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Looper—movie review

Looper—movie review

Looper is a rare example of ingenious science-fiction storytelling where the fundamental concepts are so intriguing that their stylish execution feels like gravy. Knowing the central premise isn’t a spoiler: the film wants to explore every possible facet of that idea. What’s more, by taking place just thirty-odd years from now, writer-director Rian Johnson gets to share his thoughts about the bleak direction in which we’re all headed. His core idea: a hired killer from the future travels thirty years back in time in order to confront his younger self and change the course of history.

Joseph Gordon-Levitt plays the younger Joe, whose conscience isn’t rattled by his job as a paid killer, because he never actually sees the hooded men he murders. What’s more, he gets to live what passes for the good life in 2044. (One of my favorite contemporary actors, Gordon-Levitt has had his face altered with prosthetic makeup so he will more closely resemble his future self, played by Bruce Willis. I’m not sure this was necessary: instead of emphasizing their facial similarities, it caused me to stare quizzically at Gordon-Levitt throughout the picture.)
Willis is risking a great deal by traveling back in time and trying to steer his younger self in the right direction. Worse yet, he finds the young man he once was to be incredibly stubborn and unwilling to take his advice. Their deadly game of cat-and-mouse, in which they’re both being tracked by the bad guys who run their operation, winds up in a bucolic country setting, where Emily Blunt and her young son become victims—and participants—in the unfolding of the tale.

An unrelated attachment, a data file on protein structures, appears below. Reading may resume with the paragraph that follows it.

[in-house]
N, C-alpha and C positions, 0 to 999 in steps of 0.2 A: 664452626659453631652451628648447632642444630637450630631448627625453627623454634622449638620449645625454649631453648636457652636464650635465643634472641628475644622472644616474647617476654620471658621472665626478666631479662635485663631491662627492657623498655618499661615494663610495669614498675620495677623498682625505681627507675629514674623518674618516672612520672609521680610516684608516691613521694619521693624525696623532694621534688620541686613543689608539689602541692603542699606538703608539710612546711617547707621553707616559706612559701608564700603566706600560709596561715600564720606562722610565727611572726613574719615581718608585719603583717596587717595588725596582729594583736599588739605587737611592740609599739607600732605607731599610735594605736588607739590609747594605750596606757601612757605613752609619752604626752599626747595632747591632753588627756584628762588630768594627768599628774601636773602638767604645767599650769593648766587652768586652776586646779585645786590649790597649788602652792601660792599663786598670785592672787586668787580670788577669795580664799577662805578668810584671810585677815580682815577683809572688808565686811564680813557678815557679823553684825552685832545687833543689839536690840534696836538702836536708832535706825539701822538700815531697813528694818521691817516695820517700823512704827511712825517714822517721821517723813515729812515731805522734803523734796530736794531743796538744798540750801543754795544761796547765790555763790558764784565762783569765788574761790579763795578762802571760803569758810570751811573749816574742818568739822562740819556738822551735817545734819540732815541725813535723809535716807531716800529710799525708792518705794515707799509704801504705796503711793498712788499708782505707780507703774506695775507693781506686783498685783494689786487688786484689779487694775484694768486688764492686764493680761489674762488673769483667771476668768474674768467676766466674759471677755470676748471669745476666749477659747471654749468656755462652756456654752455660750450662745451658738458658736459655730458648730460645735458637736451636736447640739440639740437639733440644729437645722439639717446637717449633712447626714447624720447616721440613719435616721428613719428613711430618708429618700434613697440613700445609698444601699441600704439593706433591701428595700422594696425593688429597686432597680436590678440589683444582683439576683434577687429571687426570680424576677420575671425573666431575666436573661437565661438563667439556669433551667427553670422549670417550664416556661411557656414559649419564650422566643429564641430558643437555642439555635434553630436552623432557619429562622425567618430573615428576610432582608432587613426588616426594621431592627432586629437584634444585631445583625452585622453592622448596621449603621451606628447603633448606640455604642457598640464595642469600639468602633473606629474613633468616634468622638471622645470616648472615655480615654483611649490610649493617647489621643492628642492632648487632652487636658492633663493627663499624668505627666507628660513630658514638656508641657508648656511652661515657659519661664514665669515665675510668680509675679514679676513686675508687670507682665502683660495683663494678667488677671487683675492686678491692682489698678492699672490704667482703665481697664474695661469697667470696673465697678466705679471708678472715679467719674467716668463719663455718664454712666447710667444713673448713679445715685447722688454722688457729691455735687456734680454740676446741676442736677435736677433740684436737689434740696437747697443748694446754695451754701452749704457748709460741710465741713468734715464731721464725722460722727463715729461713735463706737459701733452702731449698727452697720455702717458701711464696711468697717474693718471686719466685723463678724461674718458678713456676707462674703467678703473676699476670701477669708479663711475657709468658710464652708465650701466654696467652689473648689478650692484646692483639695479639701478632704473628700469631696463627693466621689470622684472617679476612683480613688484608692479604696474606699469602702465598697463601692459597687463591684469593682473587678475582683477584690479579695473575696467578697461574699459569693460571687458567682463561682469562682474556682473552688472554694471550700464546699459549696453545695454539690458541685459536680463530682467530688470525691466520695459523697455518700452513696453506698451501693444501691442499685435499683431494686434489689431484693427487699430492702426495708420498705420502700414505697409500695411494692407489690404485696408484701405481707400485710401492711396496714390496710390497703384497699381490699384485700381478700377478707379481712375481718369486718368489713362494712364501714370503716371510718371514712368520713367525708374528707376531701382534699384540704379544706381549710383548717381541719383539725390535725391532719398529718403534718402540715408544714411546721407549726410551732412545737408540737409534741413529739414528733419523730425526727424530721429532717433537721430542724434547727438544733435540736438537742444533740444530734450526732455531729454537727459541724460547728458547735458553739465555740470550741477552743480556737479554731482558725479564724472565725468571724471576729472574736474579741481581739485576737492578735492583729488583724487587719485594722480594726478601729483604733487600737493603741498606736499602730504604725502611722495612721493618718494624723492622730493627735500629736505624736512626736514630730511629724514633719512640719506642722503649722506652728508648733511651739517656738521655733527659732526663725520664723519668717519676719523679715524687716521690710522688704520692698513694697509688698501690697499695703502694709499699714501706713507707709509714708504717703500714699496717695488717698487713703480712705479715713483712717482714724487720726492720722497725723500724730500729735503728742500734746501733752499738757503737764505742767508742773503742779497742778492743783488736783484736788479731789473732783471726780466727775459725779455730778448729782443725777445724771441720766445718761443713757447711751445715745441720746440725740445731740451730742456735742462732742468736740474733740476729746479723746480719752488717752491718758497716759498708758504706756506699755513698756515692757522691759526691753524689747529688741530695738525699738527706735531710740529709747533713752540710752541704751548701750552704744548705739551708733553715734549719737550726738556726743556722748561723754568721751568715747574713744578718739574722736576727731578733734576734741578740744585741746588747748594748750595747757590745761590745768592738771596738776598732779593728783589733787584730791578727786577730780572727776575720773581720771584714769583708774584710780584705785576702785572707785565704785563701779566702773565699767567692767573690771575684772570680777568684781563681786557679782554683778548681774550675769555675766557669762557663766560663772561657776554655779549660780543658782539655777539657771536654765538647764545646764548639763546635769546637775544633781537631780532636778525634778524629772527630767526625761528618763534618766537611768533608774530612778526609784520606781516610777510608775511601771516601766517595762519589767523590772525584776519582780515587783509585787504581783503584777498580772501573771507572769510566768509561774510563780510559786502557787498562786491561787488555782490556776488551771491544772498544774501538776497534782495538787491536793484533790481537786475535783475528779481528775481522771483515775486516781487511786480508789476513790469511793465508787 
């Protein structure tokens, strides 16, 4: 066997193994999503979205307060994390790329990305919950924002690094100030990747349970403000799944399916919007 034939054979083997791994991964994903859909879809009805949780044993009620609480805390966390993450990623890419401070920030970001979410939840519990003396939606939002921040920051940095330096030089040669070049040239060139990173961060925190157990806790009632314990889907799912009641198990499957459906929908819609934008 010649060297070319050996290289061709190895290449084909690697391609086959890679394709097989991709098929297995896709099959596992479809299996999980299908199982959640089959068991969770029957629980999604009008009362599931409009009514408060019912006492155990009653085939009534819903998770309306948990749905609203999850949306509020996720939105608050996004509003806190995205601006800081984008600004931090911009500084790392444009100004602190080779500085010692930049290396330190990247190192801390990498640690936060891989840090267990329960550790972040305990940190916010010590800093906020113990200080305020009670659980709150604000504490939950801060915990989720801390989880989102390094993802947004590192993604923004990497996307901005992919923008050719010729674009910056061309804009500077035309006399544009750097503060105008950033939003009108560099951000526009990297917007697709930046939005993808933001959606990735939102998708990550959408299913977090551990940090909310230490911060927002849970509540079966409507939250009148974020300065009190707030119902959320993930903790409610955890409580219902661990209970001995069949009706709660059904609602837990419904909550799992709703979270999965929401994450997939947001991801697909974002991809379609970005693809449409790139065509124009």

I wanted to love Looper, based on my initial response to its clever ideas, but it’s long, cold-blooded, and difficult to cozy up to. Just as you realize where it’s headed, the pace slows down (deliberately, I presume) and the filmmaker asks his audience to be patient as he leads us to his inexorable and none-too-happy conclusion. I still admire what Rian Johnson has pulled off, the same way I fell under the spell of his debut feature, Brick, with Joseph Gordon-Levitt. He’s a real talent with an unlimited future. And it’s impossible for me to carp too much about a futuristic movie that manages to pay homage, however briefly, to Casablanca. (Note the nightclub headquarters of the underworld boss played by Jeff Daniels.)

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